Foreign Teens Say Academics Given More Priority Back Home

By Mary Ann Zehr — September 12, 2001 4 min read
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Foreign-exchange students living in the United States believe American teenagers spend less time on schoolwork and care less about academics than do students in the visitors’ home countries, according to a study scheduled for release this week by the Brookings Institution’s Brown Center on Education Policy.

Drawn from a survey of foreign-exchange students, the finding is part of an effort by the center for the second year in a row to provide a status report on American schooling.

The report The Brown Center Report on American Education: 2000 How Well Are American Students Learning?,2001, is available from the Brown Center on Education Policy.

The report, “How Well Are American Students Learning?,” written by Tom Loveless, the director of the center, draws conclusions about schooling in the United States by delving into existing databases on education. But it also includes original information based on the survey the center conducted of students who came to this country under exchange programs.

Using the National Assessment of Educational Progress, for example, the report concludes that U.S. students have made “solid gains” in mathematics achievement in the 1990s but have not made progress in reading. The report also investigates what it calls the “enormous gap” between the United States and other nations in math in the Third International Mathematics and Science Study-Repeat, or TIMSS-R.

In addition, the report finds urban districts in the Sun Belt are serving poor children better—in comparison with all schools in their states—than urban districts in other regions, according to standardized-test data.

Peer Cultures

But what some education experts said last week they found particularly interesting were the exchange students’ perceptions of American schooling.

“This is an undertalked-about topic,” said John H. Bishop, a professor of economics at Cornell University who has compared education in various countries with that of the United States. “American kids are not as oriented toward academics, and their peer cultures don’t support it nearly as much as the peer cultures in Asia, and even some more relaxed countries with an egalitarian ethos, like the Netherlands or Sweden,” he said.

Diane Ravitch, a research professor of education at New York University and a senior fellow at the Brookings Institution, characterized the foreign students’ views of American teenage culture as a “reality check.”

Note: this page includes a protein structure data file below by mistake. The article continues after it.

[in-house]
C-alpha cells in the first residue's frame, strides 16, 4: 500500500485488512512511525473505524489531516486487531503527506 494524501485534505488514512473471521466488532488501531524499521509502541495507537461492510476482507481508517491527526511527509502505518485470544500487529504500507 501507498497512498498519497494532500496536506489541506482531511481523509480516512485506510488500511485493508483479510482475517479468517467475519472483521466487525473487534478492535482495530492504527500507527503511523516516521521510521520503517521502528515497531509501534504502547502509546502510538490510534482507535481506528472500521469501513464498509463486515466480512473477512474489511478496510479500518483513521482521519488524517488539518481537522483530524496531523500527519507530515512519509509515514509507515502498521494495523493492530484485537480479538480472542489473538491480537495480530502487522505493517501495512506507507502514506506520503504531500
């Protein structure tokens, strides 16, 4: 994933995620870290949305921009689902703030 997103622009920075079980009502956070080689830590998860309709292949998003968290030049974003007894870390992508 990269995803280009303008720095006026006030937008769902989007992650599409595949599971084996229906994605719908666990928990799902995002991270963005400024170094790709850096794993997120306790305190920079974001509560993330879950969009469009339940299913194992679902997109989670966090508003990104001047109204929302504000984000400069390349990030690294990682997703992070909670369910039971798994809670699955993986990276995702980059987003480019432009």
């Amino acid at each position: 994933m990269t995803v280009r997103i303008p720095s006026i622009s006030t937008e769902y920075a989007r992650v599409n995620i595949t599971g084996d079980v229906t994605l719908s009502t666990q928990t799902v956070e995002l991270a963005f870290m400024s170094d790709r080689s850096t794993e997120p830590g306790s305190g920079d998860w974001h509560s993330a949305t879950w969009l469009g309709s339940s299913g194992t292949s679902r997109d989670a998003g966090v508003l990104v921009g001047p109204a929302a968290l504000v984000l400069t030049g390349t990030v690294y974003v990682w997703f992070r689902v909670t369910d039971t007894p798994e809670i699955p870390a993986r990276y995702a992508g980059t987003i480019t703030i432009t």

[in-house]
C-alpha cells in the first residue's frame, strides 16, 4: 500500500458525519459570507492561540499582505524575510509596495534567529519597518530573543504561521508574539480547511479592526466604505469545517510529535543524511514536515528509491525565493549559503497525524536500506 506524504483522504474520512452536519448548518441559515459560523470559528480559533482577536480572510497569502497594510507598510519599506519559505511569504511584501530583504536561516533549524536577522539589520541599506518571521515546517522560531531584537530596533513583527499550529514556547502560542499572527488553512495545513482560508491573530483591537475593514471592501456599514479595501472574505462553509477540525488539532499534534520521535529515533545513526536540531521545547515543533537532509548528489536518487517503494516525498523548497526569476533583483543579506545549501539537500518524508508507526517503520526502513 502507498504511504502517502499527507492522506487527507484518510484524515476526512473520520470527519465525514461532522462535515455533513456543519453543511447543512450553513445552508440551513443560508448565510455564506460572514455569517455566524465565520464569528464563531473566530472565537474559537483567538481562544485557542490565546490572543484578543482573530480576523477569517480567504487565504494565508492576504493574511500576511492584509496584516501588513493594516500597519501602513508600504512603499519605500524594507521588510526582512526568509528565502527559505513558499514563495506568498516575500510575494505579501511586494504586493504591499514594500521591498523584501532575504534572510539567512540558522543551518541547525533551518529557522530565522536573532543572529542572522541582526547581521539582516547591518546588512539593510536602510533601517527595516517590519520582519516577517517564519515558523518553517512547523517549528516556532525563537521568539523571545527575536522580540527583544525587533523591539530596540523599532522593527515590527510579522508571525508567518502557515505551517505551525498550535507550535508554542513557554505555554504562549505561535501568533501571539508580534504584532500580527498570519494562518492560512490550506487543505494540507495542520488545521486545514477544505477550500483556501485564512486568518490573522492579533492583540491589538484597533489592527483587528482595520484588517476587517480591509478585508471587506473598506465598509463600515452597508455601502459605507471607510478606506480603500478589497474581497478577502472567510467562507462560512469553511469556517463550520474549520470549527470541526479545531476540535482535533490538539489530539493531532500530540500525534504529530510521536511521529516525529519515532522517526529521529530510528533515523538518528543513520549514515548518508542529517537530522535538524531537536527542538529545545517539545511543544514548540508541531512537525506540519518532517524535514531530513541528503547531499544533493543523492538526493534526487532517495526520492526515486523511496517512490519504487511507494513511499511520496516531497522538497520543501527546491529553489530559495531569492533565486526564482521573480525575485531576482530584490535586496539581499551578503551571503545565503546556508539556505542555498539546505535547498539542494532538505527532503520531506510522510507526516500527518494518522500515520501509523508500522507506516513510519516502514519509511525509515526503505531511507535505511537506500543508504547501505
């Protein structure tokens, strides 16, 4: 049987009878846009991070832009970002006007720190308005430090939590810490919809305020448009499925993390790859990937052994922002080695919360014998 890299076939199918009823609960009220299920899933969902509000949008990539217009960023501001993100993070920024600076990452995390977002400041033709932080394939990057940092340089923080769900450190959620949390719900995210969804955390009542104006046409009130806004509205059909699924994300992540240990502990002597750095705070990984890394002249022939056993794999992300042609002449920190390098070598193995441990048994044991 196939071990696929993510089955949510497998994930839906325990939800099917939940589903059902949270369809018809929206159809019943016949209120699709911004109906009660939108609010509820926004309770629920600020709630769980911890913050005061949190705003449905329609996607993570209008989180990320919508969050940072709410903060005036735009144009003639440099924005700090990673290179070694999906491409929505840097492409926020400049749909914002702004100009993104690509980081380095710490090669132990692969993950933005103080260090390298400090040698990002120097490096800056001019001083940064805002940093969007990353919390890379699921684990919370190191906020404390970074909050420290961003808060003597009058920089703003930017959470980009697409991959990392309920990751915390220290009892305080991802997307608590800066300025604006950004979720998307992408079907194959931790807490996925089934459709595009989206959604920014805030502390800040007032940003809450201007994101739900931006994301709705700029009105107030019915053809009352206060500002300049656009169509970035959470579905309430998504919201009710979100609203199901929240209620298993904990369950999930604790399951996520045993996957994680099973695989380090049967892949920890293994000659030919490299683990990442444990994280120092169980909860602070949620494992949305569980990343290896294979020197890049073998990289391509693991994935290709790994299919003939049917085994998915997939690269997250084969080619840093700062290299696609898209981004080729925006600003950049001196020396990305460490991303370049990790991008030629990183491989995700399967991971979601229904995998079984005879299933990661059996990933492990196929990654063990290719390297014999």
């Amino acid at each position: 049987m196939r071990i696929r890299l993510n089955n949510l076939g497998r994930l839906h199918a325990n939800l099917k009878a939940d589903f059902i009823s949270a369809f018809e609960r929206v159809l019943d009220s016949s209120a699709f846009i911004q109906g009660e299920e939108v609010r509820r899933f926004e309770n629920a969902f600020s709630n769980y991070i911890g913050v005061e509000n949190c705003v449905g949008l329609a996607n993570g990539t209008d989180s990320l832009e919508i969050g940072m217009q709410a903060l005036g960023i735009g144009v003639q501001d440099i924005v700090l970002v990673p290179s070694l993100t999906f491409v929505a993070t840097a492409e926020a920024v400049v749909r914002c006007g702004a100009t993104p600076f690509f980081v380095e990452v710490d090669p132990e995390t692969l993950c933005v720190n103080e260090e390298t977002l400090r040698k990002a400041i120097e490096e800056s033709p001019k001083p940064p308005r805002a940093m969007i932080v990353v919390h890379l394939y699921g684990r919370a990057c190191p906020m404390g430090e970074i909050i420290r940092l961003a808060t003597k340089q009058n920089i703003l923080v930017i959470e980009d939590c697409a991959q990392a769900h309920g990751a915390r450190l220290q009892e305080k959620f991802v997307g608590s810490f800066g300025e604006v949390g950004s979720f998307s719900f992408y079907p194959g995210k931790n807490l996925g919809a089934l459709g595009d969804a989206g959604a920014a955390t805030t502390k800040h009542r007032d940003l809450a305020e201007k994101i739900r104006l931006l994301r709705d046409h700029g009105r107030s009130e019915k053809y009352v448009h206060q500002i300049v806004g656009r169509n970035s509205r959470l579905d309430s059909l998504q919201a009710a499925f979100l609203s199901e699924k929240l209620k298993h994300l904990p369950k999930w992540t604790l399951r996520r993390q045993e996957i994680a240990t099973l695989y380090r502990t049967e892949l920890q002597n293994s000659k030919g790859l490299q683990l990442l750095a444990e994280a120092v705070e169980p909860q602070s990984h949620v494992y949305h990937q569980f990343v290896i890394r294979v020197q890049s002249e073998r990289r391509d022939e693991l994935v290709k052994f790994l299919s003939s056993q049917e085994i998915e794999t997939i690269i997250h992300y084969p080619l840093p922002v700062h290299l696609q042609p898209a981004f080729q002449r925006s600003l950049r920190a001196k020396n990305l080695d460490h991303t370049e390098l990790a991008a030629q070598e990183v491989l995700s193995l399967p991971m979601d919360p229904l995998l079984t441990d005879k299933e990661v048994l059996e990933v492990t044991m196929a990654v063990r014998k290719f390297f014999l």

“This is one way of seeing ourselves as others see us,” she said.

Demanding More

The Brown Center surveyed a random sample of 500 out of 2,200 students who participated last school year in exchanges sponsored by AFS Intercultural Programs Inc. Seventy-three percent of the students responded.

The foreign students overwhelmingly viewed American classes as easier than those in their home countries. Fifty-six percent of the respondents described classes as “much easier,” and 29 percent characterized them as “a little easier.” More than half— 56 percent—also said U.S. students spend “much less” or “a little less” time on schoolwork than students in their homelands. Eighteen percent said teenagers in the United States and their own countries spend “about the same” amount of time on schoolwork. (“Immigrant Students Find U.S. Schools Less Demanding,” Jan. 17, 2001.)

Exchange students also tended to say that American students don’t place as much importance on academic subjects such as math as their peers back home do. At the same time, American students give more priority to sports, the foreign students said.

Responses to the survey also showed that more than 70 percent of exchange students had not held part-time jobs during the school week at home. The study cites other sources that indicate many American teenagers, by contrast, work part time.

Mr. Loveless acknowledges in the report that foreign-exchange students are not representative of all students in their countries. They tend to be wealthier and have better schooling opportunities than their counterparts at home do, as well as in comparison with many students in the United States. But at the same time, Mr. Loveless says, their views suggest that American students can work harder.

“Teachers can demand more. Schools can demand more,” he said in an interview. He recommends that schools structure the school day so that academics take priority over sports. Parents, he said, should have high academic expectations for teenagers and monitor their time to avoid needless distractions. In addition, he writes, businesses should refuse to employ high school students on weekdays.

Cornell’s Mr. Bishop noted that it’s not easy for adults to change adolescent culture. “Middle school and high school are societies that have a high amount of interaction with each other over a long period of time,” he said. “The cultures are very resistant to the outside world.”

He has concluded from his comparative studies in education that American students would benefit from end-of-course external comprehensive exams like those used in many European and Asian countries.

“We should focus on giving students a realistic understanding on what they know and what they need to know,” Ms. Ravitch added. “Our students tend to have more self-esteem than is apparently warranted.”

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A version of this article appeared in the September 12, 2001 edition of Education Week as Foreign Teens Say Academics Given More Priority Back Home


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